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By Simon Jack
Observer Staff Writer 

Sentencing Delayed for Santa Monica Man Who Orchestrated Online Romance Scam

"Dr. Tony Mariot" conned four women, including "Black-ish" actress Jenifer Lewis, into investing in his sham companies

 

February 8, 2021

"Dr. Tony Mariot", right, conned four women, including "Black-ish" actress Jenifer Lewis, into investing in his sham companies.

A federal judge has delayed until February 22 the sentencing for a Santa Monica man who admitted to orchestrating an online romance scam that conned four women, including "Black-ish" actress Jenifer Lewis, into investing in his sham companies.

Antonio Mariot Wilson, also known as "Dr. Tony Mariot" and "Brice Carrington," 57, pleaded guilty to one count of wire fraud last June, according to a plea agreement filed in Los Angeles federal court.

Between May 2015 and October 2018, Wilson engaged in romantic relationships with the women before conning them into giving him a total of $387,000 for his purported businesses, according to court documents. Wilson used the victims' money to fund his own lifestyle, including paying off his credit card debt, rent and buying luxury items, prosecutors said.

Wilson met some of the women through Bumble and other dating apps. He met Lewis at a gym, where he was working as a manager. He has reportedly repaid one of the victims her $75,000 "investment," leaving $272,000 in restitution to the other three women. Prior to entering his guilty plea last year, Wilson faced a statutory maximum sentence of 20 years in prison for federal wire fraud.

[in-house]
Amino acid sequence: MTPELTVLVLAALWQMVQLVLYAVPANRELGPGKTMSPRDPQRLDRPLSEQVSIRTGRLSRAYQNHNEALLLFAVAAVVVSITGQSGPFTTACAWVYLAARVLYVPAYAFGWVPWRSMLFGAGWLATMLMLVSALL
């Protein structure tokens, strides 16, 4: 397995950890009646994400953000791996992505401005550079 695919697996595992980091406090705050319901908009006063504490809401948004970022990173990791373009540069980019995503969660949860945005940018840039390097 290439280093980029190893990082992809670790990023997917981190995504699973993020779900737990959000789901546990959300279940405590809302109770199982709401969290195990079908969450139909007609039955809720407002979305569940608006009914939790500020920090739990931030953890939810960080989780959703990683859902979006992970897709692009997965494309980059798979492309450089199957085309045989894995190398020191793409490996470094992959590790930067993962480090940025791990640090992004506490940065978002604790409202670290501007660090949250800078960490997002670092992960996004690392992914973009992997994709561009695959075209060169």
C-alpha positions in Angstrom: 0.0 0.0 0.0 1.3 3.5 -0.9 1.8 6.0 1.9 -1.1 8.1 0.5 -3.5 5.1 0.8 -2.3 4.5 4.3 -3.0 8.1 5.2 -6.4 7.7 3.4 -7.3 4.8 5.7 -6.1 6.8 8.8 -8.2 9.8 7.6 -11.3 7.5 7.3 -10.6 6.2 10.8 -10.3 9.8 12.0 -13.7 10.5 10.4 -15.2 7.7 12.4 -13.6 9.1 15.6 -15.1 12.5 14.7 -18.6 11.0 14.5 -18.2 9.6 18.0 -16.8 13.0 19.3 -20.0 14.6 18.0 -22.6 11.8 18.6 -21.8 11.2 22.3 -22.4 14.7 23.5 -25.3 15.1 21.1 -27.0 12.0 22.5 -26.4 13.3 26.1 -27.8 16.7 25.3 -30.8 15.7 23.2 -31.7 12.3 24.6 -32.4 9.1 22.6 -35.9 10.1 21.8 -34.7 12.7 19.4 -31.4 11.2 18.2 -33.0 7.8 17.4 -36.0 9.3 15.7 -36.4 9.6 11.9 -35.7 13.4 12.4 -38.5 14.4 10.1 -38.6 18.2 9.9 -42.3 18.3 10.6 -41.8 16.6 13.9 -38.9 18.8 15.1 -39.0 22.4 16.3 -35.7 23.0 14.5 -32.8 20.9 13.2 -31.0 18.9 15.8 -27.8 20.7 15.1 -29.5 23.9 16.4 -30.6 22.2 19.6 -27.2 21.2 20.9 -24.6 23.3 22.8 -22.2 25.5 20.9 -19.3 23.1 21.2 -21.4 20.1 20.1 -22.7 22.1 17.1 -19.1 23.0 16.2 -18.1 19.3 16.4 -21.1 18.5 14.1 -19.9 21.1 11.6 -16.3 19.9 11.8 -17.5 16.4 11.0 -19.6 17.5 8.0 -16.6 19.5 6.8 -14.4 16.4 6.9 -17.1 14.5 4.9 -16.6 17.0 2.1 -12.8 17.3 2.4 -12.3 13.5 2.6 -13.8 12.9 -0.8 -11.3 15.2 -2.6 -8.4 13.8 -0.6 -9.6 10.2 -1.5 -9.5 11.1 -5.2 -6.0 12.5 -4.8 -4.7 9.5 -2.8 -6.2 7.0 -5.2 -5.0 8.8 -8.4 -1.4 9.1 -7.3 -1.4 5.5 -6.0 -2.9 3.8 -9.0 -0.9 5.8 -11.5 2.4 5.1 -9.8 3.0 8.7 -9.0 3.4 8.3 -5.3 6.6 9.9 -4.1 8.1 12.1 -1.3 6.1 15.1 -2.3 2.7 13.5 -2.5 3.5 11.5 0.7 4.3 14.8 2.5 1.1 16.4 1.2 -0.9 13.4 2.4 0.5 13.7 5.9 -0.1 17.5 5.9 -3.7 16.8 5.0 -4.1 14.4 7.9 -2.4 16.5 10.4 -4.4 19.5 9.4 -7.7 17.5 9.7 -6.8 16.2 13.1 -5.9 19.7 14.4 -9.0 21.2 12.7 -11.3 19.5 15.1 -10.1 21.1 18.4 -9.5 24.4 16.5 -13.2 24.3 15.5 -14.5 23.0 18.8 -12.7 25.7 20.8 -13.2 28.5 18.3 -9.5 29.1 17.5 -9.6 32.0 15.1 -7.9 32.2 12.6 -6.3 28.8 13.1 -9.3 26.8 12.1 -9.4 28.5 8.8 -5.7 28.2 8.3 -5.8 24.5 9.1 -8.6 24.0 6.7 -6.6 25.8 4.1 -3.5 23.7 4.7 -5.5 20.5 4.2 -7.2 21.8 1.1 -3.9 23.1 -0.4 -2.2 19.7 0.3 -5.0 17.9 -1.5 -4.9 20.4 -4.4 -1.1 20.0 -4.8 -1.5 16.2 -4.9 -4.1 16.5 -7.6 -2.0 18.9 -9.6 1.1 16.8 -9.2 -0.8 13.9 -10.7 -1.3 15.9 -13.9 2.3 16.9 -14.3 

But prosecutors in this case are now asking the judge to sentence Wilson to 33 months in prison and require him to pay $272,000 in restitution, according to court papers. The defense has recommended 12 months of home detention and the same sum in restitution.

In court papers, prosecutors said that Wilson is a "predator" who betrayed the trust of his romantic partners "and hurts them both financially and personally."  

Wilson claimed to be a Navy SEAL, an Oxford University graduate and a UCLA professor. He relied on these false claims to get the four women to invest in his two sham companies: Ultimate FX, which he said was a sound design company, and 2nd Life, which he claimed was a software business for providing animated instructions to apply for government benefits.

He also claimed that ABC television network and EA Sports video game developer used Ultimate FX for their shows and games, according to the U.S. Attorney's Office.

Wilson previously served four years in prison after pleading guilty in 2009 to wire fraud and tax evasion charges in California for carrying out a similar scheme.         

 

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